You don’t want to go adding plugin CSS styles willy-nilly. As Nick hit on in his post about child themes, there’s a right way and a wrong way to go about adding CSS to WordPress.

When you add CSS styles the right way, they’ll always be safe, even if you update your theme, and you’ll be able to easily copy and paste them to a new theme if you ever decide to change your design.

Conversely, adding them improperly will put you at risk for losing your styles to a theme update or theme switch.

Now, I’ll go through how to properly add CSS plugin styles for both Divi and other WordPress themes.

Where to Add Plugin CSS Styles in Divi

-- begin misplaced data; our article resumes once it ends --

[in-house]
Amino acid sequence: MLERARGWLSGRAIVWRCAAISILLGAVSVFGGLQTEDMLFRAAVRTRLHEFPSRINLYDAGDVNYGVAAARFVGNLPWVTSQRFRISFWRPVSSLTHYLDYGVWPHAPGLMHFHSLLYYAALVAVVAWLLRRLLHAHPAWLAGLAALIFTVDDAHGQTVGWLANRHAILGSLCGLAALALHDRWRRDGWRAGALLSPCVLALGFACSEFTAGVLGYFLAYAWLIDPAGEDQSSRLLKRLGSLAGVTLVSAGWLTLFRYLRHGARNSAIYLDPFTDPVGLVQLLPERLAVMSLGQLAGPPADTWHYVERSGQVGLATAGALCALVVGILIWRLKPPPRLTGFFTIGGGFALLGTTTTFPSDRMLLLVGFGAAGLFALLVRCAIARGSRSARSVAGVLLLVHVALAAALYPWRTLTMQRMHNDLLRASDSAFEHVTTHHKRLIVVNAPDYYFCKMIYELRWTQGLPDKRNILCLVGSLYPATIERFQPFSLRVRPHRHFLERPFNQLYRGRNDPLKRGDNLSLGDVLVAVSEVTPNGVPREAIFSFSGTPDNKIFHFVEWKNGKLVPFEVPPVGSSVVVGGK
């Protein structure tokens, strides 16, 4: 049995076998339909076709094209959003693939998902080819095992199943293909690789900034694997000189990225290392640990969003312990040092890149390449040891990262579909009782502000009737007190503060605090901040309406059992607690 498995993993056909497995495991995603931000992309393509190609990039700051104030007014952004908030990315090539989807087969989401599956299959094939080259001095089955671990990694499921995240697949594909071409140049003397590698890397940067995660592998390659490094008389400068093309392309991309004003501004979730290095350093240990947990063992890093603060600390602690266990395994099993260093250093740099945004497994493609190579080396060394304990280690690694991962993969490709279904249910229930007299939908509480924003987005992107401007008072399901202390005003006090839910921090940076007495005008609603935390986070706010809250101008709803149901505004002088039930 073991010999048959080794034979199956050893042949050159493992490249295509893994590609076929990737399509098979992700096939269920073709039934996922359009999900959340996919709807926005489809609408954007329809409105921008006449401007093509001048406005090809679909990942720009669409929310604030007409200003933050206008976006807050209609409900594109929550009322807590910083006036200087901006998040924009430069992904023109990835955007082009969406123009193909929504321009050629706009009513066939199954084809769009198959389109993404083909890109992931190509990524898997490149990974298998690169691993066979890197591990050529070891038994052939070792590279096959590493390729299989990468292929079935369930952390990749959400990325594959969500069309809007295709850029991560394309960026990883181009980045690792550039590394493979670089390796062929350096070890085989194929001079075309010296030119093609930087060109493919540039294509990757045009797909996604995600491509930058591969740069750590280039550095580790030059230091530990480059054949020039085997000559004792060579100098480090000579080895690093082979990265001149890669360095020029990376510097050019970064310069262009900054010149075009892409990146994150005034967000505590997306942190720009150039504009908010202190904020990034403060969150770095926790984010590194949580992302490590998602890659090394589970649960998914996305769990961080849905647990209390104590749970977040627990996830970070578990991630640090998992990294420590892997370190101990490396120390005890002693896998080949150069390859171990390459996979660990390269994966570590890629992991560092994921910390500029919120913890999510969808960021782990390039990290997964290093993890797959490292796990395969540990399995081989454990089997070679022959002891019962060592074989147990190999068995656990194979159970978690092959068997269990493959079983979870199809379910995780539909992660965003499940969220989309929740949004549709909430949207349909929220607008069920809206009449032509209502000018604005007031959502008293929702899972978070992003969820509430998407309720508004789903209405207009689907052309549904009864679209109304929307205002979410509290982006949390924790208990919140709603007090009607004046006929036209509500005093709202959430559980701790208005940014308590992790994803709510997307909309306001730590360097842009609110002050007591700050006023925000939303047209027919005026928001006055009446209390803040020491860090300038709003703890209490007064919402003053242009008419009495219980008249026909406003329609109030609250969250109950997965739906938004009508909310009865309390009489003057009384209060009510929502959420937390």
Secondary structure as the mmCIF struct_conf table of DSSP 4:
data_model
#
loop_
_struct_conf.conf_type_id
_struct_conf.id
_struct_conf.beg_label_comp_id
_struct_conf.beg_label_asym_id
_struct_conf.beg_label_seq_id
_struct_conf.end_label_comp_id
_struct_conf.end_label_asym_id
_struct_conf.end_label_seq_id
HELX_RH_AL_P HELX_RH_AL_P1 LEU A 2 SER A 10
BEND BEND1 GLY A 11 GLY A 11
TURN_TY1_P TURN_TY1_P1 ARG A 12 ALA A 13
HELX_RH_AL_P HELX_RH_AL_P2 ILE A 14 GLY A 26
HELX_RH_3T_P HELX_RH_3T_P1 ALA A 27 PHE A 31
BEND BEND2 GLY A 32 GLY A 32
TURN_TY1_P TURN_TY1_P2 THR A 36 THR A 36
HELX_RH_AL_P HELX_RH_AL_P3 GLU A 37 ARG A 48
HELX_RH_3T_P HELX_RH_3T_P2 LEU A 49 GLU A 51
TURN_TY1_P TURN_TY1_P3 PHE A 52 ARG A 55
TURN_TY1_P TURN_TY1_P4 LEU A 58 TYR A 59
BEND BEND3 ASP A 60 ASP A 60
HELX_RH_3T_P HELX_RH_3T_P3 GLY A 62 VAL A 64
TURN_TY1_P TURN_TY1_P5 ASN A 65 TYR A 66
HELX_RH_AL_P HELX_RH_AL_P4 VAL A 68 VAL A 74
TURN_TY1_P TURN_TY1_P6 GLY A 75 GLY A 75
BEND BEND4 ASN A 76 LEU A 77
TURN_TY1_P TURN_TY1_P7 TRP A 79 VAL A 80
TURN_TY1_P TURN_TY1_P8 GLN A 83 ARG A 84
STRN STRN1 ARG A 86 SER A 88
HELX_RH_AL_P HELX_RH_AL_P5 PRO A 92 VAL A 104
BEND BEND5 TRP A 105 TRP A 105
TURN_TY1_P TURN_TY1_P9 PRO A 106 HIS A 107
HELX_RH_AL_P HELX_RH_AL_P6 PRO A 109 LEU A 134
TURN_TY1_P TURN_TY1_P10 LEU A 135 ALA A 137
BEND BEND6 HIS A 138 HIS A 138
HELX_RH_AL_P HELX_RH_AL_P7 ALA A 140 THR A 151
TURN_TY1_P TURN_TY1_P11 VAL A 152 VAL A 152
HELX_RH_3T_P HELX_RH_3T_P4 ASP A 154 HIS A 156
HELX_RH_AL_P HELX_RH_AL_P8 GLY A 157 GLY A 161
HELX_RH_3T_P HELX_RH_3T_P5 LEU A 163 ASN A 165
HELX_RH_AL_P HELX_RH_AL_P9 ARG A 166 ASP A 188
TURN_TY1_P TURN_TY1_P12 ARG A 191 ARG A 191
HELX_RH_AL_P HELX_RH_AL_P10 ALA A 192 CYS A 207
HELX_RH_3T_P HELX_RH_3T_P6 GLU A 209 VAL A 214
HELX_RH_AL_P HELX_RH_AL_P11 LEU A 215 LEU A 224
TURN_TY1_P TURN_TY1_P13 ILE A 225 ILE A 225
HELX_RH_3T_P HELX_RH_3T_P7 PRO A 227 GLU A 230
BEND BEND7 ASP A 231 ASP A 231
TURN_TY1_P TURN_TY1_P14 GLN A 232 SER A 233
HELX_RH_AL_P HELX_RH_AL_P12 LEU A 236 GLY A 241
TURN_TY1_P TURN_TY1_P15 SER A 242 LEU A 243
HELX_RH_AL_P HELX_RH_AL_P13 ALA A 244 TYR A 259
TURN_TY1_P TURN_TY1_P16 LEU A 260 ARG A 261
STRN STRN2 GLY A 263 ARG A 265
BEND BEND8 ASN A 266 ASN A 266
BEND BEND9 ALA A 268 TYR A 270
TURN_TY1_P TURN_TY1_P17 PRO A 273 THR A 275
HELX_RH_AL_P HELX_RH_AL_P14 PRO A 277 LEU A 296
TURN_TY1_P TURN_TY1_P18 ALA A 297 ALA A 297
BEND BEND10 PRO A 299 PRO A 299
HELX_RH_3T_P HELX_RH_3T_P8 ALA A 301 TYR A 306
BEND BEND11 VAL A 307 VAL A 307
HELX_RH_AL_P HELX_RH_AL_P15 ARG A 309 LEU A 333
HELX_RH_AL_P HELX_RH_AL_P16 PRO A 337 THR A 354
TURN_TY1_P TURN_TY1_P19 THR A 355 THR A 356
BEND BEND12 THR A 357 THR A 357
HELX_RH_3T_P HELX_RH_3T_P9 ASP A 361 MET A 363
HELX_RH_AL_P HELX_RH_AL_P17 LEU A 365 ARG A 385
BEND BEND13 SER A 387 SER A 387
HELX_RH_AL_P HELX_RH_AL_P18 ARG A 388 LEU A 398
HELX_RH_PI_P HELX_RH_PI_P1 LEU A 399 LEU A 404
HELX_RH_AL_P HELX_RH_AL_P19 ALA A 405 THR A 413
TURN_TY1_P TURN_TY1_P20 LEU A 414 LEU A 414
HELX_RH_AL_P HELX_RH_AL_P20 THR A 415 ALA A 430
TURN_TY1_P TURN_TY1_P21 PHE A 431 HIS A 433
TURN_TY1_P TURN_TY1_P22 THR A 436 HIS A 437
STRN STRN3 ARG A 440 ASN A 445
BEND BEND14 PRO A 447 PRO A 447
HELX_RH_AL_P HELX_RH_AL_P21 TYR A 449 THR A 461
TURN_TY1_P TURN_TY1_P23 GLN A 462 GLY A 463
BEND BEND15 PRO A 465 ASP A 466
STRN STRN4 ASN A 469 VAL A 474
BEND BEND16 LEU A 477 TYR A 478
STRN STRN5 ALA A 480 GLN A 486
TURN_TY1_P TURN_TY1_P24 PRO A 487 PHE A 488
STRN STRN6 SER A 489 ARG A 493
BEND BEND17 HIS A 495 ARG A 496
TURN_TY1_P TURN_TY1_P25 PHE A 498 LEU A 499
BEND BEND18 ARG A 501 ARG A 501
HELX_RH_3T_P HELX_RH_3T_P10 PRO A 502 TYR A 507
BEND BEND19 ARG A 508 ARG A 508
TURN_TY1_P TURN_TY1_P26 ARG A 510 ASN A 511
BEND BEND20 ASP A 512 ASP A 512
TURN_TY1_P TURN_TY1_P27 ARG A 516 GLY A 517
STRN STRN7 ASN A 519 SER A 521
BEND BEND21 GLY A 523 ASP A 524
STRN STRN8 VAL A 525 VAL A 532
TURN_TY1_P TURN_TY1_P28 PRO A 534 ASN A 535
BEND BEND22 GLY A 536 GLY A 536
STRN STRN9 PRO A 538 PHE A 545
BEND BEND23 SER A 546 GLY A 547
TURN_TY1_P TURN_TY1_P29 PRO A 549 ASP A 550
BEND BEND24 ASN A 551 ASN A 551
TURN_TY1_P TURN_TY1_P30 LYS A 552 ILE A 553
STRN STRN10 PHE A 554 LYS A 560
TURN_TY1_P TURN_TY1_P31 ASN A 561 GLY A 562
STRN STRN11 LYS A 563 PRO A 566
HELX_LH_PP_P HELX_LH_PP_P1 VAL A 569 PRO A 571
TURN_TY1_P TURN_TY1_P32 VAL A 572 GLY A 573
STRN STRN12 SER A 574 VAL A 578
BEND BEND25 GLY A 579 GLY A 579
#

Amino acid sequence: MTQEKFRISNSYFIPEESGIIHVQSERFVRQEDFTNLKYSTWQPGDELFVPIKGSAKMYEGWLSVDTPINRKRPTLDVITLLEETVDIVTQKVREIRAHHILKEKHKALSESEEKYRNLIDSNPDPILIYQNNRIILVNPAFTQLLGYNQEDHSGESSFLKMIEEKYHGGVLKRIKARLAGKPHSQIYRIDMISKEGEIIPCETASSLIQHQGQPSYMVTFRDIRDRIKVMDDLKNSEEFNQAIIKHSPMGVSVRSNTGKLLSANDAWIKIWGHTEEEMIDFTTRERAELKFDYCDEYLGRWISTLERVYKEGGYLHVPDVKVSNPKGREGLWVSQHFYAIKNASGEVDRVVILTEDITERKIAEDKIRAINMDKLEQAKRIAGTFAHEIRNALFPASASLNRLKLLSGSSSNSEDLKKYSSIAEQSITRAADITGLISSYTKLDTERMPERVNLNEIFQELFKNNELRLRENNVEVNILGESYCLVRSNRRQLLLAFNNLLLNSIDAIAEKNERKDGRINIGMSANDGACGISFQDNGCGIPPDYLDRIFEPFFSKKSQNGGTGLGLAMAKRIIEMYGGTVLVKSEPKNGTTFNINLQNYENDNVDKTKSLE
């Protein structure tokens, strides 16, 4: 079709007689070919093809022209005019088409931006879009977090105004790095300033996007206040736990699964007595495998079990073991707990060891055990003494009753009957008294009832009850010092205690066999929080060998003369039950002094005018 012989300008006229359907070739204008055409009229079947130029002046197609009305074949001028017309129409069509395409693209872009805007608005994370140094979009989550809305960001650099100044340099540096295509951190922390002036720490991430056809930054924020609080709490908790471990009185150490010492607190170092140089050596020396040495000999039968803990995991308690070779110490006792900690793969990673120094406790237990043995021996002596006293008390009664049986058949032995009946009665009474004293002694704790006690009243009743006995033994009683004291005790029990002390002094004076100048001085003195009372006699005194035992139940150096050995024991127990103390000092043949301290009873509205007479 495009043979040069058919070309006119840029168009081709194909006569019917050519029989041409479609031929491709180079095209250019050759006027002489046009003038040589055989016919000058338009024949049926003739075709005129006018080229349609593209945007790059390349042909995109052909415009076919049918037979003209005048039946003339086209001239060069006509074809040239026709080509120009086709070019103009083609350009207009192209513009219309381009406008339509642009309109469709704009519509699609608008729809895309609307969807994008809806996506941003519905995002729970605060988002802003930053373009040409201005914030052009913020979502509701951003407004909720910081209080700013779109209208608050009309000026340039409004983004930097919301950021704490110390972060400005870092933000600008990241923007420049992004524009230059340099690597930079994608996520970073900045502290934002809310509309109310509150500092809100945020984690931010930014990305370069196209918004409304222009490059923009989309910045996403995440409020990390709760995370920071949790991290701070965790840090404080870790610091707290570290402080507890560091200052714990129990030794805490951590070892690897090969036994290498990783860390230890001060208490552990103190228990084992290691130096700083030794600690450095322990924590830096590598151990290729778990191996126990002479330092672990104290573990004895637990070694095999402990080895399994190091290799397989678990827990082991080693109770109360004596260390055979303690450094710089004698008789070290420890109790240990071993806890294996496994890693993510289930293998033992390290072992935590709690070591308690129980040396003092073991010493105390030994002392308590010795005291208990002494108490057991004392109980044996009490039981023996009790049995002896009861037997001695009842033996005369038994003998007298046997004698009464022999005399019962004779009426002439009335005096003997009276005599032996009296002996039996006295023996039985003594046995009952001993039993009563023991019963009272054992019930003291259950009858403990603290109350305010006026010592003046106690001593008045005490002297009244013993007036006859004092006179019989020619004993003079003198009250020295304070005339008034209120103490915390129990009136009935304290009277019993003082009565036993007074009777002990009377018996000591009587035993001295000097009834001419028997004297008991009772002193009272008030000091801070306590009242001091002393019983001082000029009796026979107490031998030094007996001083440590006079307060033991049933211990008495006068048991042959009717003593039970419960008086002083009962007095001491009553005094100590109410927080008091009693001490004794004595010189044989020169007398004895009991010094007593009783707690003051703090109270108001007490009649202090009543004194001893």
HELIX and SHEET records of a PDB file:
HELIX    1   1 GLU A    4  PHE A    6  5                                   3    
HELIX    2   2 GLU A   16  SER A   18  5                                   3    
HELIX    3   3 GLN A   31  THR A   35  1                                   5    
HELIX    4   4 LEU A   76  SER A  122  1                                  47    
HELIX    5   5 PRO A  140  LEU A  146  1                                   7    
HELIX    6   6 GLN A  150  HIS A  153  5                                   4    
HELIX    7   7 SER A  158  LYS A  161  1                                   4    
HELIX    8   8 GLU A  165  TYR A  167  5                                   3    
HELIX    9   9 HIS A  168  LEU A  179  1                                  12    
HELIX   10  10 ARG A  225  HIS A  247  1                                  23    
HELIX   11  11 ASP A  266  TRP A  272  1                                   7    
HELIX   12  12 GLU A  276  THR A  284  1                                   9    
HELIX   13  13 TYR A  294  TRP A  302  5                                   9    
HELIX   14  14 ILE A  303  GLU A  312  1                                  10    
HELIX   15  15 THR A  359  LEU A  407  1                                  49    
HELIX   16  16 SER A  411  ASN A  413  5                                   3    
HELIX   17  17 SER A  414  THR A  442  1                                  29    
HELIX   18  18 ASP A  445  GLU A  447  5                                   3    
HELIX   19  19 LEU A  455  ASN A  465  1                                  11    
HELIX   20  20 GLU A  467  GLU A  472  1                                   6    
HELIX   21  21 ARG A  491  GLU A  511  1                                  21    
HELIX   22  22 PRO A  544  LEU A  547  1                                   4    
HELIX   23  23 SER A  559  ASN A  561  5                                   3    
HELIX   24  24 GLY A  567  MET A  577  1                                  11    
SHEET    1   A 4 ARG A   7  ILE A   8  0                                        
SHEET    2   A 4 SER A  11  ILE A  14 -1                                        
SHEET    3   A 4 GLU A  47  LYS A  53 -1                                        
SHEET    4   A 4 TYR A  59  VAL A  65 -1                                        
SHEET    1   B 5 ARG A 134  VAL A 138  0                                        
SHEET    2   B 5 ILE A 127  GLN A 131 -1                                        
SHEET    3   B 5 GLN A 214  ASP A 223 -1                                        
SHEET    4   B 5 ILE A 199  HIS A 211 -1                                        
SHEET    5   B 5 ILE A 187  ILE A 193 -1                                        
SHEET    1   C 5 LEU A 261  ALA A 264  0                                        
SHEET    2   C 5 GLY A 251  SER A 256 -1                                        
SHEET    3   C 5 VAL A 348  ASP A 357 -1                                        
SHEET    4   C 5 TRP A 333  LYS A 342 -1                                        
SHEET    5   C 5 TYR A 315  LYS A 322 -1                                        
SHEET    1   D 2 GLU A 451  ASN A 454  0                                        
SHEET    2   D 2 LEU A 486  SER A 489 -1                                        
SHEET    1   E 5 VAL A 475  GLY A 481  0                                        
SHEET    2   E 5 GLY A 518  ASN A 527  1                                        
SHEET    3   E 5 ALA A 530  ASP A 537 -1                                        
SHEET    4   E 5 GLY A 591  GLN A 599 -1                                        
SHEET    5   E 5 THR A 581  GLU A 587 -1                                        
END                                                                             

To safely add plugin CSS styles to Divi, you’ll want to first go the “Theme Options” tab in your Divi menu:

add-plugin-css-divi

Then, in the “General” tab (which will be the default tab loaded), you need to scroll all the way down to the bottom of the page. There, you’ll find a box called “Custom CSS”:

Divi CSS

Technically, all you need to do is enter your custom plugin CSS here and click “Save Changes.” But, because we want to make it really easy to move or copy all our plugin styles, let’s take it a step further.

Because you might have already added some custom Divi CSS snippets, it helps to organize the custom CSS in this box. To do that, you can add a comment saying something like “Plugin CSS Styles Start Here”. Then, you would only add your plugin CSS styles below that line.

To add such a comment, all you need to do is copy and paste this code:

/* Plugin CSS Styles Start Here */

Divi CSS comment